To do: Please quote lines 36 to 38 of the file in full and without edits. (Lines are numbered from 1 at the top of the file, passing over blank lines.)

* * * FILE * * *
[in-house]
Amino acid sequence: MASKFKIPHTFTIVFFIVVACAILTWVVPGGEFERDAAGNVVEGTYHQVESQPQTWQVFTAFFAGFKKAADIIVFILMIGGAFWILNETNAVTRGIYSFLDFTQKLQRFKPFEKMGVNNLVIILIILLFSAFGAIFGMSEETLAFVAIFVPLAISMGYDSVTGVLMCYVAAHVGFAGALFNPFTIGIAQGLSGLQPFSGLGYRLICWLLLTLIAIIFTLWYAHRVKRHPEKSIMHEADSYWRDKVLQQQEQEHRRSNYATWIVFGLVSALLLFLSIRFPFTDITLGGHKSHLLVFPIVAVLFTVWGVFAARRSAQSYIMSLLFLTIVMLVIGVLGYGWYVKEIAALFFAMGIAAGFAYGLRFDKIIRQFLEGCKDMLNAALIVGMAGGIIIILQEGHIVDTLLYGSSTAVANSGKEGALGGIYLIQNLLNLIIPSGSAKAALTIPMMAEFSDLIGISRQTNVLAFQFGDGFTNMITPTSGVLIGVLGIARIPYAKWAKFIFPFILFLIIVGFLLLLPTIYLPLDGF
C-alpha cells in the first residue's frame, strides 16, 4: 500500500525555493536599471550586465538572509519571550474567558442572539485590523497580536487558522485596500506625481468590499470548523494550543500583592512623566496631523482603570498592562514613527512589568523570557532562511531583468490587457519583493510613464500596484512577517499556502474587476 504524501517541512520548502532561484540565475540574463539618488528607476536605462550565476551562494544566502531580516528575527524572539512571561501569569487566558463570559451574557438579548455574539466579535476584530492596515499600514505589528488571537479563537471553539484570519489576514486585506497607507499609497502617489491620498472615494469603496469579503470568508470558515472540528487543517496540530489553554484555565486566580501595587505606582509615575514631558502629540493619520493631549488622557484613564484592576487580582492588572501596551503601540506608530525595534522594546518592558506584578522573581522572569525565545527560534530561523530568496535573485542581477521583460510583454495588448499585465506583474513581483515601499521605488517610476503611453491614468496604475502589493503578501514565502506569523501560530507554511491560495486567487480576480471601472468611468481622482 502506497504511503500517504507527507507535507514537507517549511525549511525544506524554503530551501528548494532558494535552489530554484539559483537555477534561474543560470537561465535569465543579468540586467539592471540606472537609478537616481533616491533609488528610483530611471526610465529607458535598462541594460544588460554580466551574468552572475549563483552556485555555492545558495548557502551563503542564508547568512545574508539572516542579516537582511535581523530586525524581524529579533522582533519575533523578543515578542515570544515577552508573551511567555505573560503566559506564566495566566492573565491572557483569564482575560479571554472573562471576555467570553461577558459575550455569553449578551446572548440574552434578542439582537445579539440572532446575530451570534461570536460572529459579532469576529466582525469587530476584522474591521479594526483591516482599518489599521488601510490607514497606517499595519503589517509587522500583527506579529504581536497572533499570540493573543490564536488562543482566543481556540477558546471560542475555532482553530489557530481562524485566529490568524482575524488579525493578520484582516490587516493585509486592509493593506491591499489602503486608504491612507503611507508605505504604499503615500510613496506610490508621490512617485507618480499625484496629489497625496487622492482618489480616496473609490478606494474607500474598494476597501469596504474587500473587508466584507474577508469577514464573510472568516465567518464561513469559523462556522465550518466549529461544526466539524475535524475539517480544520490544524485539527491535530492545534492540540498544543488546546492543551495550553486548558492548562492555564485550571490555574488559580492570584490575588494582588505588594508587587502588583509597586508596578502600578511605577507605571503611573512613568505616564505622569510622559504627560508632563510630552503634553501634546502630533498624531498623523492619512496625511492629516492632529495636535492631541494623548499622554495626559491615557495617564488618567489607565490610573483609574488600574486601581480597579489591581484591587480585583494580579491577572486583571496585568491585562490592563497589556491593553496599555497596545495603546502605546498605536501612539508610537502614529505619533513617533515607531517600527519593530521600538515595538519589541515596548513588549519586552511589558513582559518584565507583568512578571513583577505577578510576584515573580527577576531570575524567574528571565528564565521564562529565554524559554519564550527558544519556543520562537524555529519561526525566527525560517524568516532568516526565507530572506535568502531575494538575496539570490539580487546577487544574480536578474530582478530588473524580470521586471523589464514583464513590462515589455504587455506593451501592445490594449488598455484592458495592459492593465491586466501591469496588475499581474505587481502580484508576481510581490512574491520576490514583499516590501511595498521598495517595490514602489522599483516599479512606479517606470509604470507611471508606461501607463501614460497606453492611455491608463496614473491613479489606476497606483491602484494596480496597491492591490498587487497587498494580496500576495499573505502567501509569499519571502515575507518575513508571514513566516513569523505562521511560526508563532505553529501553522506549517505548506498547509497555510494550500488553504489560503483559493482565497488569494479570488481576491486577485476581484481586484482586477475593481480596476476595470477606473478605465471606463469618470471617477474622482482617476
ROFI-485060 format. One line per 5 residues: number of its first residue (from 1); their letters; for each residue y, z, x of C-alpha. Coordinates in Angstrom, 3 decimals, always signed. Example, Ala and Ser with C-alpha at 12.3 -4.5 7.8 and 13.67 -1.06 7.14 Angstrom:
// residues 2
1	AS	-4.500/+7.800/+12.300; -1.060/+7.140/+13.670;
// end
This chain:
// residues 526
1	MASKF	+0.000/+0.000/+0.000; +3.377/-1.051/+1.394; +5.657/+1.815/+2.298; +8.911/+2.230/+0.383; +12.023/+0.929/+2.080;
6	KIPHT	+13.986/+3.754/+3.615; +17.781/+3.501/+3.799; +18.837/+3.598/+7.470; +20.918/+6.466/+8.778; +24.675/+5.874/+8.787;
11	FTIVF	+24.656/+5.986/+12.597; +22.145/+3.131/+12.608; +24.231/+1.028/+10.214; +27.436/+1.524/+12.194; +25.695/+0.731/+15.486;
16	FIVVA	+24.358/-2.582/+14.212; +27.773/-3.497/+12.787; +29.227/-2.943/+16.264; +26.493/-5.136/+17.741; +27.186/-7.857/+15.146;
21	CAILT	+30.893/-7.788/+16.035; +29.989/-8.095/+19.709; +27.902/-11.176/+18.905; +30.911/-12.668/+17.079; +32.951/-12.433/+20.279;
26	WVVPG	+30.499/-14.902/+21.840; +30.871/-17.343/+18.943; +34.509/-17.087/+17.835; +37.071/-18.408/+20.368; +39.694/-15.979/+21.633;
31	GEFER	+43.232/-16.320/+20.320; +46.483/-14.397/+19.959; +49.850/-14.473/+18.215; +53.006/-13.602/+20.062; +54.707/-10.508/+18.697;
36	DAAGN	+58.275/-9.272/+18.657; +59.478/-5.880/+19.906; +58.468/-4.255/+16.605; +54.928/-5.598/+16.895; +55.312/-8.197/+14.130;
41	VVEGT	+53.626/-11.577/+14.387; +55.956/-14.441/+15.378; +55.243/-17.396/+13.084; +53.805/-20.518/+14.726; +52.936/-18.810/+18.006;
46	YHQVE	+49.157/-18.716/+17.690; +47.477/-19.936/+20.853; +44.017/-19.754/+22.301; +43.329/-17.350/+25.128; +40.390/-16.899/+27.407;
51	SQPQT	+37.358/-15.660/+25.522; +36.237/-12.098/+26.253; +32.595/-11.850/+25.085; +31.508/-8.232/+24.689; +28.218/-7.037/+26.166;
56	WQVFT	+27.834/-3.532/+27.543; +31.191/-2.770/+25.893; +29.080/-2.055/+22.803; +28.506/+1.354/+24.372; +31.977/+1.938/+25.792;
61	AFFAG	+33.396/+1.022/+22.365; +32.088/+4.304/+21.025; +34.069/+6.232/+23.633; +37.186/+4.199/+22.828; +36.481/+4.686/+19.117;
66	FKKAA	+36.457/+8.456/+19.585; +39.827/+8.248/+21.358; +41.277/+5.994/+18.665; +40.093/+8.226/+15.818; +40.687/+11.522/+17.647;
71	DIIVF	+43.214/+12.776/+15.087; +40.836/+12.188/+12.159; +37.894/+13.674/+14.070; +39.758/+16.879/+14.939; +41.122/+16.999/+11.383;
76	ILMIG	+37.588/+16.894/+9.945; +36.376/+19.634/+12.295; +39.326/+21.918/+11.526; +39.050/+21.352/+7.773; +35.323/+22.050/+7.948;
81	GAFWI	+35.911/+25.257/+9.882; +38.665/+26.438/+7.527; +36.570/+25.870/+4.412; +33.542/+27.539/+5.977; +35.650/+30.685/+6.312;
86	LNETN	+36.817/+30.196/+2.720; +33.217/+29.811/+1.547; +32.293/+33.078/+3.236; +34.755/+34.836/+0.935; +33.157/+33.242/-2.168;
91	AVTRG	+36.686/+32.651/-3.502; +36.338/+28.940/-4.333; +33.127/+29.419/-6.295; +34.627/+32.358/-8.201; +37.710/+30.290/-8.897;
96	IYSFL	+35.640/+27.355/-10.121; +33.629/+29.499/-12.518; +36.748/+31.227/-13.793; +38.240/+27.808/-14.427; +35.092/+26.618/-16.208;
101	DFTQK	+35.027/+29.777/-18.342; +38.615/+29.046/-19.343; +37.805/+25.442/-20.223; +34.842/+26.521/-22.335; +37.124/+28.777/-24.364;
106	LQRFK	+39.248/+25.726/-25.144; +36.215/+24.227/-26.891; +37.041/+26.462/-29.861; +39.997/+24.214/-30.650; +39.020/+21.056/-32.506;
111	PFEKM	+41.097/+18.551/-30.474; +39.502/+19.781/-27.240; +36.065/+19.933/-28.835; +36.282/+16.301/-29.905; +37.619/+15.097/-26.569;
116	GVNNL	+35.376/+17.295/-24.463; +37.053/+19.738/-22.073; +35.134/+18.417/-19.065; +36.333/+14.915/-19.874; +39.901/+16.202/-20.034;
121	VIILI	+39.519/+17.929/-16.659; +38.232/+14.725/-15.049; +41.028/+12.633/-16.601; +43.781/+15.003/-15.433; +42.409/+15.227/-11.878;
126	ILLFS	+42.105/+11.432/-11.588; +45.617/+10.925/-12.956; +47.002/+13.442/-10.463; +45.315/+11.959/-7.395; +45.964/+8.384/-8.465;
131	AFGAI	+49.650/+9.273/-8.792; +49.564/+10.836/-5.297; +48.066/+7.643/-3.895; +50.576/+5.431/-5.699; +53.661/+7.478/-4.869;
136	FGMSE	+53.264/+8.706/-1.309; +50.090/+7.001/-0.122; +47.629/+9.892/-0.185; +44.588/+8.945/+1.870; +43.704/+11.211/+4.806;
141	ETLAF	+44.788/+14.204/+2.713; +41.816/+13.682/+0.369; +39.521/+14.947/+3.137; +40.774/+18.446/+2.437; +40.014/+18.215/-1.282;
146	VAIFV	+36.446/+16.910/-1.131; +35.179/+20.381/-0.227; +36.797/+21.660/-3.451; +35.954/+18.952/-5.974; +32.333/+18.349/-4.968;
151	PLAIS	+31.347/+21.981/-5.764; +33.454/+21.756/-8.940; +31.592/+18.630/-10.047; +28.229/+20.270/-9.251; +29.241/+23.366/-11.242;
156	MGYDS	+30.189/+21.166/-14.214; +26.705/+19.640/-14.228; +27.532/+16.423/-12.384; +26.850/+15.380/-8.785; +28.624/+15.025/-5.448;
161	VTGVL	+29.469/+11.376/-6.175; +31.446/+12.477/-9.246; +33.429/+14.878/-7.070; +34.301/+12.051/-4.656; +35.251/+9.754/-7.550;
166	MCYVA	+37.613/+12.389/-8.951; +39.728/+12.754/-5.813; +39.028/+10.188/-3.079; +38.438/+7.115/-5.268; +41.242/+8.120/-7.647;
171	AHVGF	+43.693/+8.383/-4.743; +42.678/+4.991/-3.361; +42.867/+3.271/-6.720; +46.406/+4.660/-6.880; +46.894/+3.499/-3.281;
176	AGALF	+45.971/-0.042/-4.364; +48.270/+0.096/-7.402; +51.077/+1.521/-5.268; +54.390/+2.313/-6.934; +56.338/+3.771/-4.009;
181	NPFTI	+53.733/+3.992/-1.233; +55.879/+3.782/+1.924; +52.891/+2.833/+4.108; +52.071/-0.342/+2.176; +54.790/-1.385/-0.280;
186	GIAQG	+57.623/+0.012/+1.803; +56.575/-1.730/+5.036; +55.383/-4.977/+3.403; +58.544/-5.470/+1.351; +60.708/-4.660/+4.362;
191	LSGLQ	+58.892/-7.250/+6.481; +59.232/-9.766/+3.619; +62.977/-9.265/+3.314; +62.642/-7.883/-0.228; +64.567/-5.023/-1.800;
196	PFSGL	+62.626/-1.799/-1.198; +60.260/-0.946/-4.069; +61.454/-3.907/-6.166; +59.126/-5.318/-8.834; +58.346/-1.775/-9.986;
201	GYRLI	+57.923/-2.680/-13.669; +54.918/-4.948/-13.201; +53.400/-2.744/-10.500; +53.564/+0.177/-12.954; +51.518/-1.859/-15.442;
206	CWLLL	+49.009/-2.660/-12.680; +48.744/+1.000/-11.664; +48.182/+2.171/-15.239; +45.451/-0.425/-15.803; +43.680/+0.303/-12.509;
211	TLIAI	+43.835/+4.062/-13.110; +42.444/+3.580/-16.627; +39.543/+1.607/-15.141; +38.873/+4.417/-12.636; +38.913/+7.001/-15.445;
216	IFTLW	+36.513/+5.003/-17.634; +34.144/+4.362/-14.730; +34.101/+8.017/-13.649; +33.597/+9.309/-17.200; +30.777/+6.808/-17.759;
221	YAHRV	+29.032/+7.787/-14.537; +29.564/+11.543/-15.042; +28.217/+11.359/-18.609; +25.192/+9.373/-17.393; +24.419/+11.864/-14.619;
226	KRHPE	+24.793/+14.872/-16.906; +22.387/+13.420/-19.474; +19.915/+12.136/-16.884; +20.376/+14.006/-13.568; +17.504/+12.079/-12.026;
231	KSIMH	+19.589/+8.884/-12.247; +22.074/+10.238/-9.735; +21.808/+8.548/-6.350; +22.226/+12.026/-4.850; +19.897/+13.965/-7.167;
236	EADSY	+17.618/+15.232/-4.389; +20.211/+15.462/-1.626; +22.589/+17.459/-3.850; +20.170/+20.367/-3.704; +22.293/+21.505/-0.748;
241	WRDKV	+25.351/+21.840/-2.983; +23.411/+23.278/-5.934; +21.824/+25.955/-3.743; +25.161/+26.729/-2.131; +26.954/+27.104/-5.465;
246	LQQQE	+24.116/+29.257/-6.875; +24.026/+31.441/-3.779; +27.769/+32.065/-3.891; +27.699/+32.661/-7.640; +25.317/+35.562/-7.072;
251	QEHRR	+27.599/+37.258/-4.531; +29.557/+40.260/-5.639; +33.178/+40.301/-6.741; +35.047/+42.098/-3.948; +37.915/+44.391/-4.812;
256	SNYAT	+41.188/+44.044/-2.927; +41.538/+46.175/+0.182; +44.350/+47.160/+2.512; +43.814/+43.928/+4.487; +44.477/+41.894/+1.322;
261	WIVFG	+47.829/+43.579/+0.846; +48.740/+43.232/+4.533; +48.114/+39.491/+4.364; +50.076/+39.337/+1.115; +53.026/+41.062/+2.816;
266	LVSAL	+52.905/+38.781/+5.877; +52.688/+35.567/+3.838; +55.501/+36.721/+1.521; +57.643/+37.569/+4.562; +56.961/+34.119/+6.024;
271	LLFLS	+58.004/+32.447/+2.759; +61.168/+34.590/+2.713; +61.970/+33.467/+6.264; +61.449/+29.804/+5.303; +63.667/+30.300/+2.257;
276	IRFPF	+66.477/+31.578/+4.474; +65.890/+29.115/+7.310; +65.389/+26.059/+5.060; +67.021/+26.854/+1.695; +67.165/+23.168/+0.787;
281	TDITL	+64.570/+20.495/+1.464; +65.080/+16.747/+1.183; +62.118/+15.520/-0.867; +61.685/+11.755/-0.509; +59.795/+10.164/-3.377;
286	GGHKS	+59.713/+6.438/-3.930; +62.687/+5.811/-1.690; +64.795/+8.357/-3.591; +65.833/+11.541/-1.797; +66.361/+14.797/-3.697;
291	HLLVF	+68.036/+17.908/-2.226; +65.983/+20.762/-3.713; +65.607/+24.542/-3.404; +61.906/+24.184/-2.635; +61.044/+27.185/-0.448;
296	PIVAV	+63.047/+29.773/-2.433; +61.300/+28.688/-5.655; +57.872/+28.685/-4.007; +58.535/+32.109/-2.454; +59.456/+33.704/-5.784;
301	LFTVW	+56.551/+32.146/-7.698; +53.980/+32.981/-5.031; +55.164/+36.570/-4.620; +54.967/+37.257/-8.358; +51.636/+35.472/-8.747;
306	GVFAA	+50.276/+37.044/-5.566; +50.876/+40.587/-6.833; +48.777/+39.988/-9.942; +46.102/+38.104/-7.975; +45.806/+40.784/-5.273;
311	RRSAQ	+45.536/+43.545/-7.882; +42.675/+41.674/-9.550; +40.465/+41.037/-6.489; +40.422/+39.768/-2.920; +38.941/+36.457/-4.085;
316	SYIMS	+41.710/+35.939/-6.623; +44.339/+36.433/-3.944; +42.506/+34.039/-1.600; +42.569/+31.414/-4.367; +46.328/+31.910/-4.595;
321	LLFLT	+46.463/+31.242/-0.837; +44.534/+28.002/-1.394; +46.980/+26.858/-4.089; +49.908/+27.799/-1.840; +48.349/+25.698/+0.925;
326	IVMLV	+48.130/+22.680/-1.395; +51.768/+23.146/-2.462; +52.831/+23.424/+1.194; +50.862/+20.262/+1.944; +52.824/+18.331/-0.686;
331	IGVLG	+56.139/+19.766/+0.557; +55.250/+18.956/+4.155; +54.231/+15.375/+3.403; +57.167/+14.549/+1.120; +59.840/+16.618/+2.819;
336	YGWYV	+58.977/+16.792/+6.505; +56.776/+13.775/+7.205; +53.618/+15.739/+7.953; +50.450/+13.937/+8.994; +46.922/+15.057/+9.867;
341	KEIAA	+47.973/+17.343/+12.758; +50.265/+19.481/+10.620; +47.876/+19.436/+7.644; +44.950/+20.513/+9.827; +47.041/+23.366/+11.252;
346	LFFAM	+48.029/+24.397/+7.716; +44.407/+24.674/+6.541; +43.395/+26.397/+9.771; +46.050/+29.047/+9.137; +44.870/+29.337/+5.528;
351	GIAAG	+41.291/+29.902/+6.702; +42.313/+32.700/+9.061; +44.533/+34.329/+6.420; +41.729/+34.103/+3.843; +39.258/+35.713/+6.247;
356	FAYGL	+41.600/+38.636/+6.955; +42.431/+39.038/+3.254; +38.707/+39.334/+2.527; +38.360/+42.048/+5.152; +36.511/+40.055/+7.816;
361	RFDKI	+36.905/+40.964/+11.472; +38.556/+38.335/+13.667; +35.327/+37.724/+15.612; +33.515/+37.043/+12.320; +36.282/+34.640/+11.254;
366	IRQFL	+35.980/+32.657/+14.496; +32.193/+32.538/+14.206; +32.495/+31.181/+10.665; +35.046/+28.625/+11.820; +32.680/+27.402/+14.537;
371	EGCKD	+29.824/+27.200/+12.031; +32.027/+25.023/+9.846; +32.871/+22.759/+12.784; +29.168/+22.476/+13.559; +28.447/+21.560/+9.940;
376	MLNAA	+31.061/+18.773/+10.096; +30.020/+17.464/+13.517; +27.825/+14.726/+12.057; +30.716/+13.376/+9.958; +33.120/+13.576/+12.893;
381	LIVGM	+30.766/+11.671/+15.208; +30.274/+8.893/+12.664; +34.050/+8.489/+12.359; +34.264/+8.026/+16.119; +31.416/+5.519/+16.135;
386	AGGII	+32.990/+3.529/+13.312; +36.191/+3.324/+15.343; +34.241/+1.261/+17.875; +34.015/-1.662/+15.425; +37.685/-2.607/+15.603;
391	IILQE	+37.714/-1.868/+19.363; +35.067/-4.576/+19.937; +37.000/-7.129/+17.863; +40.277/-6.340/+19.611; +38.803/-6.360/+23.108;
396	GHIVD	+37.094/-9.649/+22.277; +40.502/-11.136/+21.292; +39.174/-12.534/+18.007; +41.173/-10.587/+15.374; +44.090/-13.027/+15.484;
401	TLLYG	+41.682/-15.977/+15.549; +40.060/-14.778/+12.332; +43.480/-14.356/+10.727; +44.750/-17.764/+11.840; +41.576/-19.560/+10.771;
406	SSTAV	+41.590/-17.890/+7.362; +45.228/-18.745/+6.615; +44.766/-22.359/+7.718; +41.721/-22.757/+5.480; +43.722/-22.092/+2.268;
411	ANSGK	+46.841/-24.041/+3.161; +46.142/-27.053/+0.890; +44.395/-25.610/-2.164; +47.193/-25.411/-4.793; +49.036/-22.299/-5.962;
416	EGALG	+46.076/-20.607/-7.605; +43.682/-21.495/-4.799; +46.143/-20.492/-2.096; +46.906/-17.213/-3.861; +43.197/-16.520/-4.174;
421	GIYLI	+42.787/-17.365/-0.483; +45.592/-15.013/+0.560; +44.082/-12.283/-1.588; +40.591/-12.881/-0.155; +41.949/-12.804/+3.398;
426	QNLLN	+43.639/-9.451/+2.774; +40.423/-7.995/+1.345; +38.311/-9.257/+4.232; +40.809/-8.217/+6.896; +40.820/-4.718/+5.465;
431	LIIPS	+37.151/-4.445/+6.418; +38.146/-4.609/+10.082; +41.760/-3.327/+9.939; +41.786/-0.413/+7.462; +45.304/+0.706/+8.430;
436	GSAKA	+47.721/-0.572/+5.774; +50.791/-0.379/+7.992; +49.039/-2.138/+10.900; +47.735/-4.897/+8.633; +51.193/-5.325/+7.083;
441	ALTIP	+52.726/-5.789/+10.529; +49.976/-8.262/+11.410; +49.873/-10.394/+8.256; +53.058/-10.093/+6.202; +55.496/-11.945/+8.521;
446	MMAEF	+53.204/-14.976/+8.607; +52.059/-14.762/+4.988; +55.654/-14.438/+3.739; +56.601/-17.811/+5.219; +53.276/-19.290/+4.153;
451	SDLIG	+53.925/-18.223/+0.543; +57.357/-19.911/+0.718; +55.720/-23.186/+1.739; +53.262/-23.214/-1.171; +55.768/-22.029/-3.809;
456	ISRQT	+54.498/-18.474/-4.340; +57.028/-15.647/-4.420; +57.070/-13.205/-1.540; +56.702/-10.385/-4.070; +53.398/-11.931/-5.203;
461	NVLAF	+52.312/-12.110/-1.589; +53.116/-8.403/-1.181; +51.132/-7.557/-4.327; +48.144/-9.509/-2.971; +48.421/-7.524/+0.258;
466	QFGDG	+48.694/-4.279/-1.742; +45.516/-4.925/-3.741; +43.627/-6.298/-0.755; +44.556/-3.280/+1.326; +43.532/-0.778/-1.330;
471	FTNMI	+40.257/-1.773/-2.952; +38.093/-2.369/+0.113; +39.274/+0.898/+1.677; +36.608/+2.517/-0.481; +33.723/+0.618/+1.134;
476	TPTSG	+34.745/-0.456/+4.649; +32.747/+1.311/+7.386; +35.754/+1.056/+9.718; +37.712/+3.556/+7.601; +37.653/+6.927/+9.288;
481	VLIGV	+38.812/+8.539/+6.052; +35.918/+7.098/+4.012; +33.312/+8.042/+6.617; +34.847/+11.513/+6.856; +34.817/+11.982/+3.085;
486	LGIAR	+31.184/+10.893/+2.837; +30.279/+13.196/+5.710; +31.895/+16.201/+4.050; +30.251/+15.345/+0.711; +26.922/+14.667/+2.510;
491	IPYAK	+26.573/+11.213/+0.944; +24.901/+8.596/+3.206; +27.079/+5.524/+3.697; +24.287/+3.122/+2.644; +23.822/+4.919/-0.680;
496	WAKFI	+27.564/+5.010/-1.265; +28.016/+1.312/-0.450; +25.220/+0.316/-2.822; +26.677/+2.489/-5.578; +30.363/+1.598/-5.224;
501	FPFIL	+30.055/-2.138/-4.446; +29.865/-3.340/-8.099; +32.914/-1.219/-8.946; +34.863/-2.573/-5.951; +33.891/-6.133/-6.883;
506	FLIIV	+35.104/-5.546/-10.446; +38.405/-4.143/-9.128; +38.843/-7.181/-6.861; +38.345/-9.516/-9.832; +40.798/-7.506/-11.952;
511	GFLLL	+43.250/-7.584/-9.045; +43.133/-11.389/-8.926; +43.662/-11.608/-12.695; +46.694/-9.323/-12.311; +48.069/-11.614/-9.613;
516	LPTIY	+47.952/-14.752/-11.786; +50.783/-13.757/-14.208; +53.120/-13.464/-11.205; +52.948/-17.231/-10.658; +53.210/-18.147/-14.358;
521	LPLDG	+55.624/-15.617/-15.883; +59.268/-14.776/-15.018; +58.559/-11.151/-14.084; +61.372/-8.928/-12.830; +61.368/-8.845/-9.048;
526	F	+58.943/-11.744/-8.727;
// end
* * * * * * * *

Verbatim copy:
131	AFGAI	+49.650/+9.273/-8.792; +49.564/+10.836/-5.297; +48.066/+7.643/-3.895; +50.576/+5.431/-5.699; +53.661/+7.478/-4.869;
136	FGMSE	+53.264/+8.706/-1.309; +50.090/+7.001/-0.122; +47.629/+9.892/-0.185; +44.588/+8.945/+1.870; +43.704/+11.211/+4.806;
141	ETLAF	+44.788/+14.204/+2.713; +41.816/+13.682/+0.369; +39.521/+14.947/+3.137; +40.774/+18.446/+2.437; +40.014/+18.215/-1.282;